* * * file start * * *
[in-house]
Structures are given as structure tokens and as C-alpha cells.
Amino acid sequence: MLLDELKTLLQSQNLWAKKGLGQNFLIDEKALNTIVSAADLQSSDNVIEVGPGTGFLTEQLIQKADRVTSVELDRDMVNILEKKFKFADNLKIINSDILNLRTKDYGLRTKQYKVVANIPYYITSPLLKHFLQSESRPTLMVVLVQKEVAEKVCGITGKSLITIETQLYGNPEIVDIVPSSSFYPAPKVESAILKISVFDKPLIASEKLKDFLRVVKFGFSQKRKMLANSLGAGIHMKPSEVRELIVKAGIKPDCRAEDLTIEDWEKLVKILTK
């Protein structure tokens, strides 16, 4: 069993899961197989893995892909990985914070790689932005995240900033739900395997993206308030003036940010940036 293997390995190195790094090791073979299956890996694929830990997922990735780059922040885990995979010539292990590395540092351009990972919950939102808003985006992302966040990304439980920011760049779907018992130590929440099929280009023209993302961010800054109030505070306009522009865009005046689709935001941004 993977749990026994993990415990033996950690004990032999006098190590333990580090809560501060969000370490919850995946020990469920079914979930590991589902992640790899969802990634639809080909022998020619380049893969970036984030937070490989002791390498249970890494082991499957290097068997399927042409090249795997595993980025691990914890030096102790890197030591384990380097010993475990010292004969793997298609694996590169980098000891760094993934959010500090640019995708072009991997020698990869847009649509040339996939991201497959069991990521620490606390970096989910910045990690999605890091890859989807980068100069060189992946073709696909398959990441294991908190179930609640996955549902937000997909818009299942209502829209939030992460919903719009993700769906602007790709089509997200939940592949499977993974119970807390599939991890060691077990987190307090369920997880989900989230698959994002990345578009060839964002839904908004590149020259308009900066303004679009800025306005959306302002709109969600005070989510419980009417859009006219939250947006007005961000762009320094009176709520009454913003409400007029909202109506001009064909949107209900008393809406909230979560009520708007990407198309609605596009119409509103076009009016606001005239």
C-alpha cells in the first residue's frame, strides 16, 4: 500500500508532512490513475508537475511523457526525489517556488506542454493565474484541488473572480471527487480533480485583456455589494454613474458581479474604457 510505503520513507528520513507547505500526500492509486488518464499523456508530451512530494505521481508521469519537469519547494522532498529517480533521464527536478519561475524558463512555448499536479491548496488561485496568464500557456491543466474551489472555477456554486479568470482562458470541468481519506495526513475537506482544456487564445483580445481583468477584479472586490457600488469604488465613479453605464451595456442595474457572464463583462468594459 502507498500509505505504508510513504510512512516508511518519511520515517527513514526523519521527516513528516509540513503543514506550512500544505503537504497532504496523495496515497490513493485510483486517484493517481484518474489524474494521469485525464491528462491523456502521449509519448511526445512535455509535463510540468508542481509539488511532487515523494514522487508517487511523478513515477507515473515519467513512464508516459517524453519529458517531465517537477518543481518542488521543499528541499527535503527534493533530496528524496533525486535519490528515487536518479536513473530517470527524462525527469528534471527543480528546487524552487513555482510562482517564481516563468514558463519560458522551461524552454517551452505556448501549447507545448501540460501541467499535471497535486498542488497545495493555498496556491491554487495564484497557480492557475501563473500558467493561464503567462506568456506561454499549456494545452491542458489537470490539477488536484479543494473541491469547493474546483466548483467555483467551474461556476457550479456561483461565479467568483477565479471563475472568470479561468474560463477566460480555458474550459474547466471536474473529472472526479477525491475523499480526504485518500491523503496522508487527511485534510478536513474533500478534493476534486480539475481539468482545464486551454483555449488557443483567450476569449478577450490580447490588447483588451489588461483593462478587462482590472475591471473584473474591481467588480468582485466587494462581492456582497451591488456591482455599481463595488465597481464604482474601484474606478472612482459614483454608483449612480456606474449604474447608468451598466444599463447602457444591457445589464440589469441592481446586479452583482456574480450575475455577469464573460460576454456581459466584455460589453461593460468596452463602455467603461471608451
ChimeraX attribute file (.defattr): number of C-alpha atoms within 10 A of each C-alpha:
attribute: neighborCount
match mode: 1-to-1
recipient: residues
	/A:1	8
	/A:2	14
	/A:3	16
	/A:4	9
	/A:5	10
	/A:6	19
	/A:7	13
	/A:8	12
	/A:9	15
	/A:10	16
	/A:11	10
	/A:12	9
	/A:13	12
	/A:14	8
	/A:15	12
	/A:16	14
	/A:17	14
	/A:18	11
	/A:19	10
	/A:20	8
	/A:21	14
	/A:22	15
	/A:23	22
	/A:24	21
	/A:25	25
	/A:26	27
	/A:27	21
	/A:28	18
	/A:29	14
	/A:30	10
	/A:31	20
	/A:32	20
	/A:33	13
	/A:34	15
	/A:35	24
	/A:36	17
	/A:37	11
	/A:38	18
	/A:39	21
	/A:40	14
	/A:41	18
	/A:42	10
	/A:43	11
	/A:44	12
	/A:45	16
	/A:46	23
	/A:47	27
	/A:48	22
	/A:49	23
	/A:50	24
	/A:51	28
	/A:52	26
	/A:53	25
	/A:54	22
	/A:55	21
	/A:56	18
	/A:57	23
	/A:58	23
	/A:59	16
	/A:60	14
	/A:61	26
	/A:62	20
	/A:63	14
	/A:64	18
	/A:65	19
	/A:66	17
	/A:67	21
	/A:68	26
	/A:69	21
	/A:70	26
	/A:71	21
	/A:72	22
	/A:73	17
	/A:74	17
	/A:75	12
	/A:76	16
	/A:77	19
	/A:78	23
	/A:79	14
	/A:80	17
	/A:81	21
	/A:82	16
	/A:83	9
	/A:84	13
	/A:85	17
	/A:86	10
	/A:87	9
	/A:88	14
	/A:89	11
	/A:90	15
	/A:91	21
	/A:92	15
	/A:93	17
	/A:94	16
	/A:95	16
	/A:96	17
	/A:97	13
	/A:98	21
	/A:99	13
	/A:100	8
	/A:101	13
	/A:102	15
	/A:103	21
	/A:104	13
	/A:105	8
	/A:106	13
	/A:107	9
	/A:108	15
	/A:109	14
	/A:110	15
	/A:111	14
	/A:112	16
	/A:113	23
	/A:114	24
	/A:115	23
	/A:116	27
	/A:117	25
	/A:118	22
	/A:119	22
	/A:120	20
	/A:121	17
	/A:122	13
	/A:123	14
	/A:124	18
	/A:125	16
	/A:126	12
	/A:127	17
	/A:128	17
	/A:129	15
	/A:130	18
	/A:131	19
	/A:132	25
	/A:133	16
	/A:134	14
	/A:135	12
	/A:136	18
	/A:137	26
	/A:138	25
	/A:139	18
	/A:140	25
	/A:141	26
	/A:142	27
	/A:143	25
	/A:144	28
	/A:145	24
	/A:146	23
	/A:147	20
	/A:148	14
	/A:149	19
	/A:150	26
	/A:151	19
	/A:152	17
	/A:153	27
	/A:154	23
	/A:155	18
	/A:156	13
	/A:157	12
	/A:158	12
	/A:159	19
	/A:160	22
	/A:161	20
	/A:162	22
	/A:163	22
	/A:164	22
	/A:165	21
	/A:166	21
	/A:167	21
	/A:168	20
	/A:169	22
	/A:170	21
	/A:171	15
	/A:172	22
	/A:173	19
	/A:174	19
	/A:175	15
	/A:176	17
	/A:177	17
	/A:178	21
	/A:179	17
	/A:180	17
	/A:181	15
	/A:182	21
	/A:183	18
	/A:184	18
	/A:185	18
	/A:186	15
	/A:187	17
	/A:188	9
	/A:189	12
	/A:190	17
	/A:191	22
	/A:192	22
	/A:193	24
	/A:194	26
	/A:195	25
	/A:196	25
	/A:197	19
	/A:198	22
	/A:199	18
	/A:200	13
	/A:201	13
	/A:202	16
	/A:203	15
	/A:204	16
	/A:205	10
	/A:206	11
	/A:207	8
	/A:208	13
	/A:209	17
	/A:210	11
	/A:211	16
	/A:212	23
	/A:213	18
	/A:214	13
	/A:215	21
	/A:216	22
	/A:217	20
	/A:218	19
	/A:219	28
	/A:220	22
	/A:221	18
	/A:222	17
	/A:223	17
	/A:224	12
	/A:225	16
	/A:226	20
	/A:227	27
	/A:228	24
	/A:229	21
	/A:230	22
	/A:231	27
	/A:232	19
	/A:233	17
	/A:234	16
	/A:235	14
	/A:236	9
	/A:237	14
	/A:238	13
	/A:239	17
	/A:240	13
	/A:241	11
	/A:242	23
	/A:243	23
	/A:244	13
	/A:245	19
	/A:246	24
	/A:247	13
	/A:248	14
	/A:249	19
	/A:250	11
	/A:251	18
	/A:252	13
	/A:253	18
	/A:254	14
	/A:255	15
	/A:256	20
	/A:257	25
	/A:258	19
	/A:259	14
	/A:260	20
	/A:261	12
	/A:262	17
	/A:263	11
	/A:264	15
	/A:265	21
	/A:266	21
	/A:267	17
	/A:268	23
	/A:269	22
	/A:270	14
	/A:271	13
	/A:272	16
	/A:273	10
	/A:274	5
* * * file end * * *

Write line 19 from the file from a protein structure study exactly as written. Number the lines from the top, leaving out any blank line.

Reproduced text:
	/A:10	16